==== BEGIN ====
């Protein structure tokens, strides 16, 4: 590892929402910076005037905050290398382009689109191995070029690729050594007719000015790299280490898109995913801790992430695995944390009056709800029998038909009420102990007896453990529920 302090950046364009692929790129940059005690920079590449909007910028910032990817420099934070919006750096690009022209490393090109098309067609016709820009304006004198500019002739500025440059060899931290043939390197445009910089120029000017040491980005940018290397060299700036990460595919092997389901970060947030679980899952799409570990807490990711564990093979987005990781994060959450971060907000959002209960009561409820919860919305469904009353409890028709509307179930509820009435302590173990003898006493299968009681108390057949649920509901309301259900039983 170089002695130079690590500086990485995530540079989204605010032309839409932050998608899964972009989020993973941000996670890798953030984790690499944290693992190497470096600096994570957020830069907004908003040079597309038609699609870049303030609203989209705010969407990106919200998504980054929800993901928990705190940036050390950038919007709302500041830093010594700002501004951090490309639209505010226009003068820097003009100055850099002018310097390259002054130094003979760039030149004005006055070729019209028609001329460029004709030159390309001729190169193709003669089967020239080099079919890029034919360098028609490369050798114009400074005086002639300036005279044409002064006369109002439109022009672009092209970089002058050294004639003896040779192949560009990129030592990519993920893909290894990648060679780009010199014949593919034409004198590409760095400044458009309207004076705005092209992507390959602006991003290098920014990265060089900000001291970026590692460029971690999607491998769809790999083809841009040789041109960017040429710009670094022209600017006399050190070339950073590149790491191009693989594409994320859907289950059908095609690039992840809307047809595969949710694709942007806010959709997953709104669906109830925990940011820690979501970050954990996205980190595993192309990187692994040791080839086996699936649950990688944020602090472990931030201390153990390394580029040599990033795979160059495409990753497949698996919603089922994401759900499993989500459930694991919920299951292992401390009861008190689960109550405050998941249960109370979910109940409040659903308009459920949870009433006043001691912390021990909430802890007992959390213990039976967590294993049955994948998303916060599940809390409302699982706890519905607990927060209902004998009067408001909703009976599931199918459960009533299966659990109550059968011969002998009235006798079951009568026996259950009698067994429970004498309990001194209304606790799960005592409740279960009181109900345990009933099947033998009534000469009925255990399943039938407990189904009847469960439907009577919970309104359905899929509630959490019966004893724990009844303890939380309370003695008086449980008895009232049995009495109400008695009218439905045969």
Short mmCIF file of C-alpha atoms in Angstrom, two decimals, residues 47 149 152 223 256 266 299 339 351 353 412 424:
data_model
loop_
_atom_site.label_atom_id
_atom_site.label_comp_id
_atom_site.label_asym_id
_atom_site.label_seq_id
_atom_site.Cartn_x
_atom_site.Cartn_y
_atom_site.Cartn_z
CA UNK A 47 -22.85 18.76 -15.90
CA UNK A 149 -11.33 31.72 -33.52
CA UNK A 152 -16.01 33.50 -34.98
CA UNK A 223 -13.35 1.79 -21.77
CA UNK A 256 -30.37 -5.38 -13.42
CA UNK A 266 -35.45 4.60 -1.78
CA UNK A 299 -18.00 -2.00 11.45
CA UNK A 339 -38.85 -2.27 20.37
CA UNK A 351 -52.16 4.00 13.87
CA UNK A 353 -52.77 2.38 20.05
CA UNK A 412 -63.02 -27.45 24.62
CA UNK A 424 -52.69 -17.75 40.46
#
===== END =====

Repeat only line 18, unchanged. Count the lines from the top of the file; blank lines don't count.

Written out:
CA UNK A 299 -18.00 -2.00 11.45